Mar 16, 2023

“Before the pandemic, we had thirteen people in the choir,” the pastor tells me, while the moderator explains that it was a three octave bell choir made up of both adults, who all saw eye to eye, and youth, who never missed a rehearsal. But that’s nothing compared to the same choir as described by the church historian who adds that there was also a vocal choir whose large tenor section all had masters degrees in musical performance, perfect pitch and halos, because it wasn’t actually a human choir but an elite ensemble of harp playing angels.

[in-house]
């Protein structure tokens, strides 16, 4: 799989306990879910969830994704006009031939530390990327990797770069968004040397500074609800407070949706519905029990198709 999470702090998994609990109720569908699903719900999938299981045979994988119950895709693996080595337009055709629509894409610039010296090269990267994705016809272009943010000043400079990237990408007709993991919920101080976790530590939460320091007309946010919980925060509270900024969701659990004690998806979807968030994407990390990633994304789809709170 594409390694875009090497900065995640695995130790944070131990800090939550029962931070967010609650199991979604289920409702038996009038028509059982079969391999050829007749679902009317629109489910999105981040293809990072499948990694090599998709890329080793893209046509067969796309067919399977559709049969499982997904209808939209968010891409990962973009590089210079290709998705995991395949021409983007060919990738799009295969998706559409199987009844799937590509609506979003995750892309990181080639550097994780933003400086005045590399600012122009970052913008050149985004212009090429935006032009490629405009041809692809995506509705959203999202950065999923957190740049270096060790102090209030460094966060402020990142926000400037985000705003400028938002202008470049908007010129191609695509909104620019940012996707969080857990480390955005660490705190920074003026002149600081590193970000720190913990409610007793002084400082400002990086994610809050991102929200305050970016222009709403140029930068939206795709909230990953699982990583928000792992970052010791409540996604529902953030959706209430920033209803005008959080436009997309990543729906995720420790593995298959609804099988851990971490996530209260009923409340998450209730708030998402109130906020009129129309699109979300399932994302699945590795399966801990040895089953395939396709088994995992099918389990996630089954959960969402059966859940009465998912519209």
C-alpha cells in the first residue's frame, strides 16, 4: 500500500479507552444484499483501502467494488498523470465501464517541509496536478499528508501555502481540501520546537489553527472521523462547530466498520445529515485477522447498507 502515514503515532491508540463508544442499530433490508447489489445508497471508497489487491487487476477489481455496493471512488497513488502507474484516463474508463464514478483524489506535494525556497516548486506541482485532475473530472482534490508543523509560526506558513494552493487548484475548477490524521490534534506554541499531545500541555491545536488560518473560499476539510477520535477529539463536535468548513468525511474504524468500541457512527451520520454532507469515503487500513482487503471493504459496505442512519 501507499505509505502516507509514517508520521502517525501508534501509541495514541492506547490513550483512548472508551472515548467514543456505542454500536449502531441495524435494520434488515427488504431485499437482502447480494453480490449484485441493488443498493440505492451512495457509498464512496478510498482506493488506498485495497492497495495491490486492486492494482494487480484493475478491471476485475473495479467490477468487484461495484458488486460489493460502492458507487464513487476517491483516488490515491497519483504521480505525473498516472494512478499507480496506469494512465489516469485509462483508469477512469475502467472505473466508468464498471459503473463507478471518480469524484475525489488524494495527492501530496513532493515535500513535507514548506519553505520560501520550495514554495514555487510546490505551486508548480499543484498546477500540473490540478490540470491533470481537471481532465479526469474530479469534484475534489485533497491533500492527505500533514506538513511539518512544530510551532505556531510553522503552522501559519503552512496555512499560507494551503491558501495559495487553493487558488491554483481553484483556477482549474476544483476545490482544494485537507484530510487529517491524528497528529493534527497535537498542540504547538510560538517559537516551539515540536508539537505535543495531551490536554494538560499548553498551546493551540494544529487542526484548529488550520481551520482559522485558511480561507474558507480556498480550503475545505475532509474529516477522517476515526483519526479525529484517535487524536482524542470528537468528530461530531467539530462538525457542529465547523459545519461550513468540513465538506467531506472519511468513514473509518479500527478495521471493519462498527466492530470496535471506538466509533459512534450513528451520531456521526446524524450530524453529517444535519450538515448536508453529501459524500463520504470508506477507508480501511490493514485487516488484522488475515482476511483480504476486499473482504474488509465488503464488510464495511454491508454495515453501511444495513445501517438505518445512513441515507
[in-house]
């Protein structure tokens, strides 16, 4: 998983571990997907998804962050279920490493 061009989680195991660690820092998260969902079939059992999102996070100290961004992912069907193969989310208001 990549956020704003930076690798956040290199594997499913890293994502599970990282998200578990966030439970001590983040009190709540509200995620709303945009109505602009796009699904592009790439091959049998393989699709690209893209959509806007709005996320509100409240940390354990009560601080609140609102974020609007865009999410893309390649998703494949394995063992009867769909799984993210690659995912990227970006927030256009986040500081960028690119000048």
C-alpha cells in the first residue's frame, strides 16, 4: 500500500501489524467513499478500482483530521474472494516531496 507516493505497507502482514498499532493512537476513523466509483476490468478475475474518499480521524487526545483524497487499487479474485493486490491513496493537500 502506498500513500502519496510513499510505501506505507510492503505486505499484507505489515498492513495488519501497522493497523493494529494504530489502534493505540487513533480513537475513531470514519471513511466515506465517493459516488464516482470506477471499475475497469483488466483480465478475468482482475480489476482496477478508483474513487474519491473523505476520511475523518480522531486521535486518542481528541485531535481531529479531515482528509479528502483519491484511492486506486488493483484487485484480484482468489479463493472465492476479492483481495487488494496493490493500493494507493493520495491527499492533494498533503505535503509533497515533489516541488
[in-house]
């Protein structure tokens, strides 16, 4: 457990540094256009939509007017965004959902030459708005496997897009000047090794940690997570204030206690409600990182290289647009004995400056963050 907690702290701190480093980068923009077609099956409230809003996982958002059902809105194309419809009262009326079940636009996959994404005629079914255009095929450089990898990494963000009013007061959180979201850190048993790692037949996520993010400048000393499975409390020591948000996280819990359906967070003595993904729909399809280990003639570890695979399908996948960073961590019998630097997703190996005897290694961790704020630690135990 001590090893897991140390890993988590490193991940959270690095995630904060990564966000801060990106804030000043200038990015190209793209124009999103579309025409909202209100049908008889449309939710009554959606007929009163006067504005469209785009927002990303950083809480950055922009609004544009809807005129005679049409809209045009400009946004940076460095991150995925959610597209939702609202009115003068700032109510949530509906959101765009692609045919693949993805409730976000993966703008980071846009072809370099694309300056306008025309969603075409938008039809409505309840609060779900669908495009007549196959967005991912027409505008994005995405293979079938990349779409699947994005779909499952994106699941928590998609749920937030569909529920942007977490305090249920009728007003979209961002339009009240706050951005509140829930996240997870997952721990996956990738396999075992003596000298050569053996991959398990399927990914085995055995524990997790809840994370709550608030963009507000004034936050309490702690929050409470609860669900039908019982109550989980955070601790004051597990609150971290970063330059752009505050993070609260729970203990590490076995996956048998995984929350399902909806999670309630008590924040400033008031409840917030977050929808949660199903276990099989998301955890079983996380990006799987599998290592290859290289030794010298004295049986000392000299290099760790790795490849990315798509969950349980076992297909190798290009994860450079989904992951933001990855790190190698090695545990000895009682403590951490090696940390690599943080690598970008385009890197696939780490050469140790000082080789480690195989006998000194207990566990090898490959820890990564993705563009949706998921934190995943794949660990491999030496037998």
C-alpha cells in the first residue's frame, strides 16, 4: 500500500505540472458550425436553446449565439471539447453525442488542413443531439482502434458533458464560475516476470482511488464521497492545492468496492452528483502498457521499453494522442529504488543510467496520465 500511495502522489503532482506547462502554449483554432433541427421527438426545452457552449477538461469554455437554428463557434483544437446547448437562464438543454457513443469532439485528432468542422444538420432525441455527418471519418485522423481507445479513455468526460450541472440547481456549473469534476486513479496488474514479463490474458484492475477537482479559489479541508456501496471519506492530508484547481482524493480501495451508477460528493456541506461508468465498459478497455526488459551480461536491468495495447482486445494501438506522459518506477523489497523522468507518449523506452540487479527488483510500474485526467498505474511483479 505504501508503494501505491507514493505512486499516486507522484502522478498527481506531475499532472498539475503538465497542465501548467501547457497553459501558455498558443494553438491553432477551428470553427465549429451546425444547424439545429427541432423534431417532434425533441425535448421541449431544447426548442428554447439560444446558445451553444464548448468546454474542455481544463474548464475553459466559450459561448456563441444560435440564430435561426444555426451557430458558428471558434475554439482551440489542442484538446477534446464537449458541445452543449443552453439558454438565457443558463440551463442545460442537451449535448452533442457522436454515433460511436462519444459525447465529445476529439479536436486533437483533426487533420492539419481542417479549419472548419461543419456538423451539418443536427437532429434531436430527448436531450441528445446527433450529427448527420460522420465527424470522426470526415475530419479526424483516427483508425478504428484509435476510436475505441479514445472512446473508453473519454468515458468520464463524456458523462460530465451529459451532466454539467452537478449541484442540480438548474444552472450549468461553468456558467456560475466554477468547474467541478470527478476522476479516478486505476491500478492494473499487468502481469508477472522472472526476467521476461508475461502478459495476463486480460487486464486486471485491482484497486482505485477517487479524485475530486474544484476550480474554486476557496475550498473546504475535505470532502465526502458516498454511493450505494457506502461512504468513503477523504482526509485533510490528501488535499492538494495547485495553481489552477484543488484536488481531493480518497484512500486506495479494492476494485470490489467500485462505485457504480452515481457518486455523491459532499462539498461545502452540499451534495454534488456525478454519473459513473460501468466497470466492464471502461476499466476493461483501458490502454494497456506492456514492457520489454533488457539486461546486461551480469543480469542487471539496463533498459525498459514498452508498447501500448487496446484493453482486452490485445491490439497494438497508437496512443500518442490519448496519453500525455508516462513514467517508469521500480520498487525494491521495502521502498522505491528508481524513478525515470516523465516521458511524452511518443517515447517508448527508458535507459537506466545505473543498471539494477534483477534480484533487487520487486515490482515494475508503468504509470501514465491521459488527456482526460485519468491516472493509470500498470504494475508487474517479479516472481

Nostalgia is an unreliable narrator. The more time that passes between now and the glory days, the better that old church choir sounds. Same goes for the couples clubs who met for monthly dinners, the booming youth group, or the last live worship service before the shut down in 2020, that seemed so ordinary and lightly attended at the time but now gets bigger and better in the rear view mirror.

Over the last nine months, I’ve worshiped and preached at 45 church services in the Michigan Conference and in a spirit of humility, I do have a few observations. I recognize that year three of whatever we are going through feels harder than year one or two. For this reason, I am leading a clergy retreat with serious scholarships (use code MI 1/2) and we are holding a workshop on trauma for our leaders.  Read More

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